Perhaps more importantly, the program rejigged some of the young women's more ill-informed attitudes about rape: that victims can spur attacks with their demeanour or clothing, or that perpetrators simply can't control themselves.
In her assessment of the program, Senn noted that the youngest women "were in particular need of the intervention … as they were found to hold woman-blaming and other rape-myth attitudes more strongly than the older university students."
"Debunking victim-blaming and tapping into our self-worth" are hallmarks of Deb Chard's Wen-Do Women's Self Defence classes. Chard, who has taught middle-school and high school girls for decades in Toronto, says young women in particular take on the blame when they are victimized. "Without that lived experience, without those extra few years, younger women have fewer opportunities to talk about this with people who are not going to blame them," said Chard, who weaves in discussions about setting boundaries and healthy dating when she teaches girls.
One young woman who had taken Chard's course returned to tell her about foiling an attack. Too drunk to bus it home, she had accepted a friend's offer to stay overnight at his house. "He tried to rape her," Chard said. "While she was drunk, she was able to do a strike between his legs. She took him down. He was in a puddle crying on the ground and she got away. I use that story to convey that if you're drunk, no one has the right to cross the line with us. Don't blame yourself."
Some prevention experts advocate starting even earlier. Research shows that by Grade 6, girls' resiliency drops. At the same time, depression starts to spike, as peer pressure and sexualization emerge in girls' lives.
Carolyn Frew believes Grade 7 is the best time to start the conversation. "By Grade 7, their lives are already so complex with the challenges they're dealing with that it's really essential," said Frew, chief operating officer at Carya. The non-profit organization has partnered with the Calgary Sexual Health Centre to offer Starburst, an intensive, three-year program that aims to bolster "resiliency" in girls between Grades 7 and 9. Offered weekly in schools by external facilitators, Starburst includes sessions on sex ed, body image, self-confidence and dating violence. "We're helping them to develop that ability to go inside and know what they value and challenge the things that don't work with them," Frew explained.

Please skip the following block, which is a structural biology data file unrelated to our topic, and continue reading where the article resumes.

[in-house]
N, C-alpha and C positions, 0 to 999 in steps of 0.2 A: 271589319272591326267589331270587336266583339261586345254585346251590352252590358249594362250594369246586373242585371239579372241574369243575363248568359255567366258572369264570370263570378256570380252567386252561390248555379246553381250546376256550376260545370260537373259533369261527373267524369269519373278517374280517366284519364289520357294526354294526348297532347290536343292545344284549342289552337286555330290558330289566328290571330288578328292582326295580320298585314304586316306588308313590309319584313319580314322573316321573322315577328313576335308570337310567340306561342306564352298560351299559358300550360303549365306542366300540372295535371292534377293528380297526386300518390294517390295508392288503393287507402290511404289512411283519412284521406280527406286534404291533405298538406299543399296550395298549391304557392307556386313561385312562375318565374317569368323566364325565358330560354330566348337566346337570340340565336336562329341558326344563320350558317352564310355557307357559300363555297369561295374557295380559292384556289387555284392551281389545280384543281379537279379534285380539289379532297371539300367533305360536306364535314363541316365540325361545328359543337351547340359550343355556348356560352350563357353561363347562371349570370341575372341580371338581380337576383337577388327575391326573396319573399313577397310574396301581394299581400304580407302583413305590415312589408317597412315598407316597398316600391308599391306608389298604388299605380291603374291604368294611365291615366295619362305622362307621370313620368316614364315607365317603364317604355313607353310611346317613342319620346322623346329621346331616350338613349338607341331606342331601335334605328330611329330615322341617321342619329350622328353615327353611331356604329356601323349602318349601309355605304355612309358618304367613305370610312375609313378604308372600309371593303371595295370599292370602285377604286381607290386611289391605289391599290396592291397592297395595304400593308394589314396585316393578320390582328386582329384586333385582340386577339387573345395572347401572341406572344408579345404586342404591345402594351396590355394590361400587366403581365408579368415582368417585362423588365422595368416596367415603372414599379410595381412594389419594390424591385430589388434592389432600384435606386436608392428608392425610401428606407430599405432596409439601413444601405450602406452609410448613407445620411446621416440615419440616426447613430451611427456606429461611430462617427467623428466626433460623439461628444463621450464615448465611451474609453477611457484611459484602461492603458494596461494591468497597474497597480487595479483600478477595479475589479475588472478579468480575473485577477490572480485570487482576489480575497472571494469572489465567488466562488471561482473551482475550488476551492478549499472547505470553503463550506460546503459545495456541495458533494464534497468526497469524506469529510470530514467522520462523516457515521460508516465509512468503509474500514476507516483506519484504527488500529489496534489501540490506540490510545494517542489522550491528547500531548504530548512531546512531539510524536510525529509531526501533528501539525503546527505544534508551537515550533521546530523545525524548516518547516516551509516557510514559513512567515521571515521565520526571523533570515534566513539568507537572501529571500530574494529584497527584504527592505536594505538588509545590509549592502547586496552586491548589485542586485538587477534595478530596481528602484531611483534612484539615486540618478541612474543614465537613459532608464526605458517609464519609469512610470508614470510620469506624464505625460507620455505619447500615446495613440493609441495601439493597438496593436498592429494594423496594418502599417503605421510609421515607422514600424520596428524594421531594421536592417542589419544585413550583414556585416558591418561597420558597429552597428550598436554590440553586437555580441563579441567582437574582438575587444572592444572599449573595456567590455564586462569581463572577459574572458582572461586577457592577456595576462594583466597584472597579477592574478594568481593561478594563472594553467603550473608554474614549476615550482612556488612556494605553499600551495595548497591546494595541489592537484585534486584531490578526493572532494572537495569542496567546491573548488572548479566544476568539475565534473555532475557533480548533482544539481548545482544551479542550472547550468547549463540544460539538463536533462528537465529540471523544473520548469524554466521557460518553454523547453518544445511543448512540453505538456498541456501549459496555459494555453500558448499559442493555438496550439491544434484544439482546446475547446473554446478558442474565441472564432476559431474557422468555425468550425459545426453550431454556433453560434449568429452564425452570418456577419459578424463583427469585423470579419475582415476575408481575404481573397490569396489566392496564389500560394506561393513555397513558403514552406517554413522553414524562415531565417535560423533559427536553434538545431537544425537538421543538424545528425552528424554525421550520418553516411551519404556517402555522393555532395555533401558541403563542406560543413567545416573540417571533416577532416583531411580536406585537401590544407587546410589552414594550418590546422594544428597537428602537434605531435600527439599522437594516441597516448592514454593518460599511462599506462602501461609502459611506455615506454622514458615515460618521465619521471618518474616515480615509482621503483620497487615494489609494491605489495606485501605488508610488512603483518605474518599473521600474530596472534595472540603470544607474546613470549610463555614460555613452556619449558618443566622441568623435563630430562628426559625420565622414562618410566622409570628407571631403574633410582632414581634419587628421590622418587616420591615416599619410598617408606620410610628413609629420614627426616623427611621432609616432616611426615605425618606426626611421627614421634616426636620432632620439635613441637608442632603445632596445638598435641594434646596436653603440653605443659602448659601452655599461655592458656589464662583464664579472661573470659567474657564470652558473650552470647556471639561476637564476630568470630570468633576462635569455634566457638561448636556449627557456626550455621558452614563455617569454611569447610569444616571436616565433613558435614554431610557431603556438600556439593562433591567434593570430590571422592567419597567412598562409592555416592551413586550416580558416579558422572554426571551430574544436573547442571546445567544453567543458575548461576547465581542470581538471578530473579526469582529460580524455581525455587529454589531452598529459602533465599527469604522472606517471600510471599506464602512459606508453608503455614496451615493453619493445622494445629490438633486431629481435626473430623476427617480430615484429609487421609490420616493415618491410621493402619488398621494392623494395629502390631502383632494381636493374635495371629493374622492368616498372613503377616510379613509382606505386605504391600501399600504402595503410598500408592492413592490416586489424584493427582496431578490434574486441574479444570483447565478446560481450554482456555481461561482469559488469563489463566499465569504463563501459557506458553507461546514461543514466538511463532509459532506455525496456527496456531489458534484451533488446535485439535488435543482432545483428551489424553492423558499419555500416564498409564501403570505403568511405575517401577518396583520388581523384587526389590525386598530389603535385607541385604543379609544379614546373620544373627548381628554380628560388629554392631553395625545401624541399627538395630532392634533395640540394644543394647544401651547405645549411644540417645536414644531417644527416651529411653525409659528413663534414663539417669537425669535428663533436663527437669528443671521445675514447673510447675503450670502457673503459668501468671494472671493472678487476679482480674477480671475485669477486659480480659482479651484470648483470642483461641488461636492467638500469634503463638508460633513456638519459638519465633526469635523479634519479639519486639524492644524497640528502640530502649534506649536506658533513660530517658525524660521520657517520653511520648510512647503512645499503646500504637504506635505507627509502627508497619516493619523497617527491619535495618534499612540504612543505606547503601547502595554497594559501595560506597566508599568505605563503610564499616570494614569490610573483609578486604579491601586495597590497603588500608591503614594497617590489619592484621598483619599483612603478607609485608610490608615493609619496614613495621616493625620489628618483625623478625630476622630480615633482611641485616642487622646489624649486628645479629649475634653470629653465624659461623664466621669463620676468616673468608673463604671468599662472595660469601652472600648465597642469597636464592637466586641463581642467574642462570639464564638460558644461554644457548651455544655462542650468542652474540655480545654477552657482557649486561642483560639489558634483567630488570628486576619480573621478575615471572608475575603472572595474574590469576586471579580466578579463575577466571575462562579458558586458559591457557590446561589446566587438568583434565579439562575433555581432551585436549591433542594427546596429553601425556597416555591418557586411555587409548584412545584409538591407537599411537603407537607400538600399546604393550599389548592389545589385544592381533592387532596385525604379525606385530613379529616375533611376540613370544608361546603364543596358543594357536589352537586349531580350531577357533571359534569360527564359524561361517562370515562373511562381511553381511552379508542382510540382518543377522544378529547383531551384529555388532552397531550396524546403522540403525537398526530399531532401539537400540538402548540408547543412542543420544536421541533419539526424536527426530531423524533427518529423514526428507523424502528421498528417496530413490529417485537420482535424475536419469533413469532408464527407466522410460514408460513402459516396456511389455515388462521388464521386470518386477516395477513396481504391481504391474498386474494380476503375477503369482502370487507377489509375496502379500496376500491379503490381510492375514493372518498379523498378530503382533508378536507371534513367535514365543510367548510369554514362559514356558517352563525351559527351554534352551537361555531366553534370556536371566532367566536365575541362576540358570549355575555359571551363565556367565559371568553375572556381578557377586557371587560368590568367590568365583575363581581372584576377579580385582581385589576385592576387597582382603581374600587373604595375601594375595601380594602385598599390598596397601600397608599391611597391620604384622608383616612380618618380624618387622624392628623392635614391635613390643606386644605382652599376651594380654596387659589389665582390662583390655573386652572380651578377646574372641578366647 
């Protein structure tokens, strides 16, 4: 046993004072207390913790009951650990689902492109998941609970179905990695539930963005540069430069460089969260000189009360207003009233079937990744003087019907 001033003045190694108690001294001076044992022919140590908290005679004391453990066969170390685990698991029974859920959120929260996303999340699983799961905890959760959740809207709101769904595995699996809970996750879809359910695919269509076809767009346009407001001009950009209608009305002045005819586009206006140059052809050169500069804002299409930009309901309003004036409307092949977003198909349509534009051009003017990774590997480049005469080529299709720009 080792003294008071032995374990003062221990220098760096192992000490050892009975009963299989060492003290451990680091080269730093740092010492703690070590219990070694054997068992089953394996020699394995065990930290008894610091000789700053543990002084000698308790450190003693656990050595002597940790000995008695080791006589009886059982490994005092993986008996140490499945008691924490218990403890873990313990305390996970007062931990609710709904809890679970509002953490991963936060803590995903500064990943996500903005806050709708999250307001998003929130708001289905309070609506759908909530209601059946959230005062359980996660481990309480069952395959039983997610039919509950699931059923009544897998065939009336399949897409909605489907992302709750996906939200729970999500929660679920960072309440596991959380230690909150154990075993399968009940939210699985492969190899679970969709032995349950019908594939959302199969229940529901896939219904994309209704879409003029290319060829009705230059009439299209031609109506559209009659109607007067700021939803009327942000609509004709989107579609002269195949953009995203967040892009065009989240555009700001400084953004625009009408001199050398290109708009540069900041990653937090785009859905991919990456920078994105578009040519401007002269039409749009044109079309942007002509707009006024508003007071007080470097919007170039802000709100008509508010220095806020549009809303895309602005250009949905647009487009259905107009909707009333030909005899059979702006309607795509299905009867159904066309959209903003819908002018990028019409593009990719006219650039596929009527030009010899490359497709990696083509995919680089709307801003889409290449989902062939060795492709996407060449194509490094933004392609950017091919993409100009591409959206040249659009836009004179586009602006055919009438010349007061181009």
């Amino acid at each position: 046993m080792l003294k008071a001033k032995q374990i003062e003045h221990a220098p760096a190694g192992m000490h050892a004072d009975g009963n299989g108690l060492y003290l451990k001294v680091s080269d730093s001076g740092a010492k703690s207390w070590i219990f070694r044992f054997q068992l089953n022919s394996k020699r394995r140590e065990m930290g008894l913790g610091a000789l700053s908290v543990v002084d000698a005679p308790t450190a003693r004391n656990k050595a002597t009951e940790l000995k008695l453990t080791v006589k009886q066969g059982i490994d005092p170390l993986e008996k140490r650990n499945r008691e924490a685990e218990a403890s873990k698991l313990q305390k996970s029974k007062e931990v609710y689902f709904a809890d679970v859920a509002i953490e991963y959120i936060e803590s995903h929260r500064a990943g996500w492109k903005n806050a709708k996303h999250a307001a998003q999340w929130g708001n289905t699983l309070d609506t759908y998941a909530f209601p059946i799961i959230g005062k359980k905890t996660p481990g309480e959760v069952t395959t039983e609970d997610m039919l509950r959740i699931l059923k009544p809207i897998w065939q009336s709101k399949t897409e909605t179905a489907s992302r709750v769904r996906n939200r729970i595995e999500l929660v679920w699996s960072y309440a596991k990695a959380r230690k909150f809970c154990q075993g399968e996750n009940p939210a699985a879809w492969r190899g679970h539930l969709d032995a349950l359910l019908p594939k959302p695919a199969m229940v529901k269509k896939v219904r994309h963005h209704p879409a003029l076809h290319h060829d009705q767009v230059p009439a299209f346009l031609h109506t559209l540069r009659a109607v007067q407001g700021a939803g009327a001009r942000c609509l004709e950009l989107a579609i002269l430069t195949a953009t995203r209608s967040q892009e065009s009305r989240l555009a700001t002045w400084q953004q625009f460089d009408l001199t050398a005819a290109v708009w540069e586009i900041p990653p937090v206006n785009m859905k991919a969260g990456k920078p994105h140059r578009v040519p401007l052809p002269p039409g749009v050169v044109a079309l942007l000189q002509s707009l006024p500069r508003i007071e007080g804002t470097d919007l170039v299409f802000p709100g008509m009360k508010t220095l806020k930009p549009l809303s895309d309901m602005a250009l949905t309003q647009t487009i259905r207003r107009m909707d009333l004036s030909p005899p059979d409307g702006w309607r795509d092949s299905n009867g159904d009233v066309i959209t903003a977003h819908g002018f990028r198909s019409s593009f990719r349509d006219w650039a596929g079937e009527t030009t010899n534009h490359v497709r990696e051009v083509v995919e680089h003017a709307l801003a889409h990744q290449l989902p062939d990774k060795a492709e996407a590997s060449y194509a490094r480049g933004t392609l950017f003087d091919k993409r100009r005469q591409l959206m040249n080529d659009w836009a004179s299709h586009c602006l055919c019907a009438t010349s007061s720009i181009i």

Alumnus Jenna Maetche believes the weekly lessons boosted her confidence for life and taught her to follow her intuition, empowering her to speak up for herself and her friends in risky situations throughout high school. "I'd be at a party and if someone wanted to go into another room with me, if I didn't feel right about it, I felt I had the confidence to say 'no, these are my boundaries,' " said Maetche, now a 26-year-old business student at Mount Royal University in Calgary.
Crucially, the program also had girls discussing sexual negotiation: "They focused on us being able to make the right decisions based on what we're comfortable with," Maetche said.
While this can be tricky at this age level, experts believe that teaching young women to consider what they actually want is a key component of acquaintance and date-rape prevention strategies, "so that girls grow up with a firm sense that their sexual desires and values matter," Senn said.
The Catholic board didn't permit Senn to teach its high school girls the sexuality unit of her program, the part that deals with relationships and women's own desires. Senn hopes the much-protested Ontario sexual-health-education curriculum will address some of these issues in the fall, particularly with Premier Kathleen Wynne's promise that affirmative consent will be discussed in high school.
Says Senn: "It's about balancing your sexual rights on the one hand with all those things you've been socialized to do, like not hurting people's feelings. We're saying, your sexual integrity is worth so much more than that."